Caroline Klibanoff of Northeastern College has developed an interactive map which shows where the southern states have memorialized the Civil War and the Civil Rights Motion in road names. She has analyzed 6.8 million road names to find all those streets named for Confederate and Civil Rights Motion leaders.
In General public Memory and Street Names in the South Caroline shows these Confederate and Civil Rights Motion named streets on just one interactive map. The result is an amazingly perfectly well balanced map, with 1,132 streets named for Confederate leaders and 1,118 named for Civil Rights leaders.
Caroline’s investigation into road names features an interactive map which shows streets named ‘Dixie’ all through the United States. This map reveals that the South has 1,000 Dixie named streets, although the North has just 72.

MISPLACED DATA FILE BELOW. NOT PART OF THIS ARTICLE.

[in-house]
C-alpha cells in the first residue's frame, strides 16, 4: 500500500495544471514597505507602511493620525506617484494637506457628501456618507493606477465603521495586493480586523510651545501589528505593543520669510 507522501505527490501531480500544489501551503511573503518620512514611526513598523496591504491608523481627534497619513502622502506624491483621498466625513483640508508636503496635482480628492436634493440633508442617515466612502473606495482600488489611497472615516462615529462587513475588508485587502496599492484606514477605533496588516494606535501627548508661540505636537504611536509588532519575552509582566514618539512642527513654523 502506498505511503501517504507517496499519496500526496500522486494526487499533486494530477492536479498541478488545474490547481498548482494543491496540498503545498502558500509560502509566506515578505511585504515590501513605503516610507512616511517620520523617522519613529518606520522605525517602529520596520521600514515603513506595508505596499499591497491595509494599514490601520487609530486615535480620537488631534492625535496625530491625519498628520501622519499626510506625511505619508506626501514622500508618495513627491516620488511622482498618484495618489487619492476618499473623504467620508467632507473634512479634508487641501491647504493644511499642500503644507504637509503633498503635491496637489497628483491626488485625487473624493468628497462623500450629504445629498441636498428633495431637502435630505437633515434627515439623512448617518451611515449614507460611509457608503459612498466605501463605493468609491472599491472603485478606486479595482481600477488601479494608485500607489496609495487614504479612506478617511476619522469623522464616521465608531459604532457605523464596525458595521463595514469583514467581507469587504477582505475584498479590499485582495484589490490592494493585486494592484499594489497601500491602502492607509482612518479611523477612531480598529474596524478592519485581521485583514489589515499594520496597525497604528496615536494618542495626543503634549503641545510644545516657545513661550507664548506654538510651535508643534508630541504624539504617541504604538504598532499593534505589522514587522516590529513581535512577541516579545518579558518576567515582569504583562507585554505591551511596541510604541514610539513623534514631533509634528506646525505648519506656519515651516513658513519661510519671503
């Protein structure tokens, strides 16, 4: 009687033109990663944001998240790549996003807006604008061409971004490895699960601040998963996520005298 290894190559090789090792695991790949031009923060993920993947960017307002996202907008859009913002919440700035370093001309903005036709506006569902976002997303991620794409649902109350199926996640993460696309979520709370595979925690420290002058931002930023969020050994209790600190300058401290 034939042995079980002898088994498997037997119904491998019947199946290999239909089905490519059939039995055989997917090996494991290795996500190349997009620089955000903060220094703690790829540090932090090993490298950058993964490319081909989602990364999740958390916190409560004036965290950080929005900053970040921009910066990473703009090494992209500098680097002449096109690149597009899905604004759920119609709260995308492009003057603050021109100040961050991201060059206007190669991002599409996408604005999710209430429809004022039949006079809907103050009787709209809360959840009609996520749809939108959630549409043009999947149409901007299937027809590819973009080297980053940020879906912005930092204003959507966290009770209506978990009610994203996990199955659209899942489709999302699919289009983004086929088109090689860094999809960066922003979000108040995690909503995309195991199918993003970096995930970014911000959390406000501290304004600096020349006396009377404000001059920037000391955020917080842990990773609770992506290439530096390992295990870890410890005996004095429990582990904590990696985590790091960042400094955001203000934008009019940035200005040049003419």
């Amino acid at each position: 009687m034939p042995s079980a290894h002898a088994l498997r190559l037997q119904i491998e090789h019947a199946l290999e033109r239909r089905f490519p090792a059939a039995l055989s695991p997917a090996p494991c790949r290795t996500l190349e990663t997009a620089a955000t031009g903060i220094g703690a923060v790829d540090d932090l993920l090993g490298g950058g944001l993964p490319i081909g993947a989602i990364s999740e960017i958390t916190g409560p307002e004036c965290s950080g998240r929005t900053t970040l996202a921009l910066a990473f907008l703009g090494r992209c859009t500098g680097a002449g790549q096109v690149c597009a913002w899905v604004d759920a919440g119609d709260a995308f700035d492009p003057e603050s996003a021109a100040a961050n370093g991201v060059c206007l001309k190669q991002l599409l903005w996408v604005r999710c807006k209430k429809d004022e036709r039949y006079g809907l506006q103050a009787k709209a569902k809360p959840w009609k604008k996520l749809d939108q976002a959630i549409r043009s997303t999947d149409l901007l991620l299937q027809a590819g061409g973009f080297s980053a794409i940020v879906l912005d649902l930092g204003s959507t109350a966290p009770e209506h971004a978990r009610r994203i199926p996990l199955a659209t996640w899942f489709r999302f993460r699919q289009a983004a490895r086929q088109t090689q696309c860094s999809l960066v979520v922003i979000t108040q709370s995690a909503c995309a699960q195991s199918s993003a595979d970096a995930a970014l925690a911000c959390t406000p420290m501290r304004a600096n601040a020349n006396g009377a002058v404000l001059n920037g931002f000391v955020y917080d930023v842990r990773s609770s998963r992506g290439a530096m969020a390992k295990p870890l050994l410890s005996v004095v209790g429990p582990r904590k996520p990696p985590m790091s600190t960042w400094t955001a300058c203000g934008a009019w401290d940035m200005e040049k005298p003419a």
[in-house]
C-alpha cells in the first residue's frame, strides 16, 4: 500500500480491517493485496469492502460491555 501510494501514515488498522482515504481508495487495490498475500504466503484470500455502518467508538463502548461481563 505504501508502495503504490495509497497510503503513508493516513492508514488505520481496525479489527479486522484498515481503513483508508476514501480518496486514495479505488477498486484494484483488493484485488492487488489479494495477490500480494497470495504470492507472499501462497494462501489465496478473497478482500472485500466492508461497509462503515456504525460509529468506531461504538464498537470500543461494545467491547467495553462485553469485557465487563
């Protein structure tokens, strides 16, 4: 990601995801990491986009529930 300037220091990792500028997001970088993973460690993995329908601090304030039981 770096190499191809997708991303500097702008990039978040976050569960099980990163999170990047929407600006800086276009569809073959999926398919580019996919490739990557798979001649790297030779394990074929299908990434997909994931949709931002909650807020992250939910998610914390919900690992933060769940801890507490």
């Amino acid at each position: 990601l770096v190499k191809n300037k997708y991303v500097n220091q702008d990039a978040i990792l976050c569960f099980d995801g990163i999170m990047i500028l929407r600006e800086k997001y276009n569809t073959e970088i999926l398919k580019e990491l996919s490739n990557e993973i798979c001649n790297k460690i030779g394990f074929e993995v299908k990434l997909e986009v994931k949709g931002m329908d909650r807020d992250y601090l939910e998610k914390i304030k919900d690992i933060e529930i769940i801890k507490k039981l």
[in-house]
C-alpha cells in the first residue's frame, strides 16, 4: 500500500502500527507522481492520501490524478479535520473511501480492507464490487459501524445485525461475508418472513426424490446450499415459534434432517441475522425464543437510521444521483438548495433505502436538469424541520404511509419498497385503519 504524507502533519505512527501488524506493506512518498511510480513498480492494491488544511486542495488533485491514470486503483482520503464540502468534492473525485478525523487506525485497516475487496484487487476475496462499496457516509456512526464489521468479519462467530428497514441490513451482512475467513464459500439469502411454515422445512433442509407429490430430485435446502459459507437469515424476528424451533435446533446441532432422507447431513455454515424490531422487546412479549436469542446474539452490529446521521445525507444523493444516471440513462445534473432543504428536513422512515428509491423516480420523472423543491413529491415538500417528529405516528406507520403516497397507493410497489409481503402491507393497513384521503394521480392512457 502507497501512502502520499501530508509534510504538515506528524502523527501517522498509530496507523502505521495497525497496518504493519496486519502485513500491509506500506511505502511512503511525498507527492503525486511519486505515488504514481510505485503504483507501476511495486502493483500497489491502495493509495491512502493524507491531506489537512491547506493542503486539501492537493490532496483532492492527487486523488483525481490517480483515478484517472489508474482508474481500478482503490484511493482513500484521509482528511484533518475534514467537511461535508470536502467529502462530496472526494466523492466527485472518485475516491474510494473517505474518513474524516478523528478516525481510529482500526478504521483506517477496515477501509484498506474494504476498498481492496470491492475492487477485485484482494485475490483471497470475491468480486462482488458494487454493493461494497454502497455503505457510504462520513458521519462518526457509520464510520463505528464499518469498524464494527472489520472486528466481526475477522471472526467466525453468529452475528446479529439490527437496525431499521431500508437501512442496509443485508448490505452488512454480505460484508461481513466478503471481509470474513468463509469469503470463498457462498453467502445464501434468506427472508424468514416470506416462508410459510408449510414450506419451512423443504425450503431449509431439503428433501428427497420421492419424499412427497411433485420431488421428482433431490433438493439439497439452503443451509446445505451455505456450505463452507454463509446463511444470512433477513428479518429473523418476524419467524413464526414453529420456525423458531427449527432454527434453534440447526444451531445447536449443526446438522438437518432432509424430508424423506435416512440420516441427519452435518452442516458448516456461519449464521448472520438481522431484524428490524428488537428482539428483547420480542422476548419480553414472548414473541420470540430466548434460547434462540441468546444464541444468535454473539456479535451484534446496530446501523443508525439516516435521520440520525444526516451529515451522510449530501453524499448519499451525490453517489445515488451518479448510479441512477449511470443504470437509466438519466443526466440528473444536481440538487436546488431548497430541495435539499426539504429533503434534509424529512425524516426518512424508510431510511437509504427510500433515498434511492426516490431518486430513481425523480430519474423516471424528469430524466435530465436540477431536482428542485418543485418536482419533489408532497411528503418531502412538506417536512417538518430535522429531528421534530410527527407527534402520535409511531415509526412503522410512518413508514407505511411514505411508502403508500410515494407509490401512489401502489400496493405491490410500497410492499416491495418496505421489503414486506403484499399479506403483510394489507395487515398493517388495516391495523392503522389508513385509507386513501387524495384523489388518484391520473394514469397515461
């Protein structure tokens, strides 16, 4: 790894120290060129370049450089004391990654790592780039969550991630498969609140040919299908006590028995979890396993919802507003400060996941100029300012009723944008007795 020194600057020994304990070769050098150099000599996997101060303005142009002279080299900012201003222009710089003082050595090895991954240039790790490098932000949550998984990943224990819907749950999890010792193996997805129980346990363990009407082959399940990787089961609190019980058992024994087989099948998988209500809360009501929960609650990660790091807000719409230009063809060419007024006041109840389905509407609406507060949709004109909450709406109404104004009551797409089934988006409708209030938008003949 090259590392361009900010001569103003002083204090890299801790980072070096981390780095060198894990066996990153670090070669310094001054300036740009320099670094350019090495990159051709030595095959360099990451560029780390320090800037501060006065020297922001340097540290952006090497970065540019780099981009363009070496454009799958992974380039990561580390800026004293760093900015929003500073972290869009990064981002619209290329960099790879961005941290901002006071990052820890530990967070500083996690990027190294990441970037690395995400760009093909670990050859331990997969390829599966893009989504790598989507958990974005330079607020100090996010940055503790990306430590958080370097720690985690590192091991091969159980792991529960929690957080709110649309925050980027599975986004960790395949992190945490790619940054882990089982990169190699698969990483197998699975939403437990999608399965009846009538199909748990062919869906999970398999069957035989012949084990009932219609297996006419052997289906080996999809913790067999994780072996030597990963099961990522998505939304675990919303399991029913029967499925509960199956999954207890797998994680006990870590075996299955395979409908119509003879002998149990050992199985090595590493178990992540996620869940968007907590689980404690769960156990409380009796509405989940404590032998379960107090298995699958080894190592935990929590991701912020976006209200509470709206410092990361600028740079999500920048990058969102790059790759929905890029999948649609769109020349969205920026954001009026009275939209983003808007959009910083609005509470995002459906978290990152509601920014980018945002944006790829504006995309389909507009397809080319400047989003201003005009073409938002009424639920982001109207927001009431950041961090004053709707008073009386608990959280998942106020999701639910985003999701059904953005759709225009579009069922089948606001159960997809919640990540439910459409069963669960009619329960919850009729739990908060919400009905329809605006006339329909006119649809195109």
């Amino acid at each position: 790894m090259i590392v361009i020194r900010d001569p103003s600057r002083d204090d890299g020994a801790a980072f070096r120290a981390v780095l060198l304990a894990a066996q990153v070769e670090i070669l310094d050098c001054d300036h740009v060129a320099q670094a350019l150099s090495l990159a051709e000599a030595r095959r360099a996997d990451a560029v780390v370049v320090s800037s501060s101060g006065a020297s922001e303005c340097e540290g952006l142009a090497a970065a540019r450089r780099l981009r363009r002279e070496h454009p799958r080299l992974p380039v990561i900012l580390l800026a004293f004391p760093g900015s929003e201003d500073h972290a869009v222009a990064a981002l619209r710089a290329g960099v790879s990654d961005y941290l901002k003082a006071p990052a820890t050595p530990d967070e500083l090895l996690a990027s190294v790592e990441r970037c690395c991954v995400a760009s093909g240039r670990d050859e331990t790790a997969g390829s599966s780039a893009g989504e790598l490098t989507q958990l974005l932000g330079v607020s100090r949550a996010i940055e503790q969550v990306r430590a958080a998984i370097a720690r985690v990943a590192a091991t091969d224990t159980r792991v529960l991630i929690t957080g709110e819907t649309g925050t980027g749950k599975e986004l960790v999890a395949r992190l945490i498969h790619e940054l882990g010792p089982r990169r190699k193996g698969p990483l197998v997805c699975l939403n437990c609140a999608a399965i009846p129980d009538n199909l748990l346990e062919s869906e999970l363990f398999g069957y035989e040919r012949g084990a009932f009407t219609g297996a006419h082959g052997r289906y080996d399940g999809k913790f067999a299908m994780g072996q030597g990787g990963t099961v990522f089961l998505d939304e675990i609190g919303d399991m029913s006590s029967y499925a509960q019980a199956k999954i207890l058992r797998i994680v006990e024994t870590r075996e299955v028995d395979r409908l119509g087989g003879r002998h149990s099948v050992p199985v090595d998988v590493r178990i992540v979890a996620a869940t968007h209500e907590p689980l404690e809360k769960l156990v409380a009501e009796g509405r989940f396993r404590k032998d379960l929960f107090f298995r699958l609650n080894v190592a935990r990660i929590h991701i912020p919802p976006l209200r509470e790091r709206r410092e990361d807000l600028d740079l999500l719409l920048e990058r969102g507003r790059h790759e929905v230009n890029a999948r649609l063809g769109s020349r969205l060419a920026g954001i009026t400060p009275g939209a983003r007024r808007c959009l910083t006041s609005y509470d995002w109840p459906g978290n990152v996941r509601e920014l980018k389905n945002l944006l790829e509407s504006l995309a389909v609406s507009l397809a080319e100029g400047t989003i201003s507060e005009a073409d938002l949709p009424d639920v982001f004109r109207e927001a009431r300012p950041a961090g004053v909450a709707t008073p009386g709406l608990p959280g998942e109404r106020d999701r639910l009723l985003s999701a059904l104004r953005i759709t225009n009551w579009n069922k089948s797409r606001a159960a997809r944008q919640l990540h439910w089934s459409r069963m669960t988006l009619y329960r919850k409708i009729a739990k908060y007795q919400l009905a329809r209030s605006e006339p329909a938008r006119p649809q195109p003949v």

The Southern Poverty Law Centre has identified more than 1,500 symbols of the Confederacy in general public spaces, generally in the southern United States. These consist of not just roads named for Confederate leaders and battles but statues, memorials and faculties as perfectly. In Whose Heritage? General public Symbols of the Confederacy the SPLC has integrated an interactive map exhibiting the location of these Confederate symbols and memorials. The map works by using color coded markers to clearly show which are monuments, which are faculties and which are roads.